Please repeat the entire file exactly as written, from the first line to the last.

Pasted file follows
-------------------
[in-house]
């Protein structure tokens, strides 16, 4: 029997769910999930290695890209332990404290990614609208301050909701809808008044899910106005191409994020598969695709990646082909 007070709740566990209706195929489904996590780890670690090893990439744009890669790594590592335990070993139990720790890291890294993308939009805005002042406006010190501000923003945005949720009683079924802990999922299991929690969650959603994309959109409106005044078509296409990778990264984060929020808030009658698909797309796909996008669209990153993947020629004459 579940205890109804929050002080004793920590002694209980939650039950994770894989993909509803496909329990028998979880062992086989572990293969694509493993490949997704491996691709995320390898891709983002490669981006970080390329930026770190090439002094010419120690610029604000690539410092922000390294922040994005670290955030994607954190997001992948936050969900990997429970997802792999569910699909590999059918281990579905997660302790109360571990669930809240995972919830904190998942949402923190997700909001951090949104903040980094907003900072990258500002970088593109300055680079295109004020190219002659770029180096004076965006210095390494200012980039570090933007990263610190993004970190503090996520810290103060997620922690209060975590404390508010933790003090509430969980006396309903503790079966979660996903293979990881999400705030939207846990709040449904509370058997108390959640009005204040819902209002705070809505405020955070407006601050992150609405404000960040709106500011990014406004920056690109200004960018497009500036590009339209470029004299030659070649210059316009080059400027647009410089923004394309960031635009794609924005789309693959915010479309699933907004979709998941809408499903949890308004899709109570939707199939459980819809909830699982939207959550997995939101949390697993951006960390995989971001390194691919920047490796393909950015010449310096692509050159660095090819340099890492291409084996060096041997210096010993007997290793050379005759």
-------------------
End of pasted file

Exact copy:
[in-house]
């Protein structure tokens, strides 16, 4: 029997769910999930290695890209332990404290990614609208301050909701809808008044899910106005191409994020598969695709990646082909 007070709740566990209706195929489904996590780890670690090893990439744009890669790594590592335990070993139990720790890291890294993308939009805005002042406006010190501000923003945005949720009683079924802990999922299991929690969650959603994309959109409106005044078509296409990778990264984060929020808030009658698909797309796909996008669209990153993947020629004459 579940205890109804929050002080004793920590002694209980939650039950994770894989993909509803496909329990028998979880062992086989572990293969694509493993490949997704491996691709995320390898891709983002490669981006970080390329930026770190090439002094010419120690610029604000690539410092922000390294922040994005670290955030994607954190997001992948936050969900990997429970997802792999569910699909590999059918281990579905997660302790109360571990669930809240995972919830904190998942949402923190997700909001951090949104903040980094907003900072990258500002970088593109300055680079295109004020190219002659770029180096004076965006210095390494200012980039570090933007990263610190993004970190503090996520810290103060997620922690209060975590404390508010933790003090509430969980006396309903503790079966979660996903293979990881999400705030939207846990709040449904509370058997108390959640009005204040819902209002705070809505405020955070407006601050992150609405404000960040709106500011990014406004920056690109200004960018497009500036590009339209470029004299030659070649210059316009080059400027647009410089923004394309960031635009794609924005789309693959915010479309699933907004979709998941809408499903949890308004899709109570939707199939459980819809909830699982939207959550997995939101949390697993951006960390995989971001390194691919920047490796393909950015010449310096692509050159660095090819340099890492291409084996060096041997210096010993007997290793050379005759």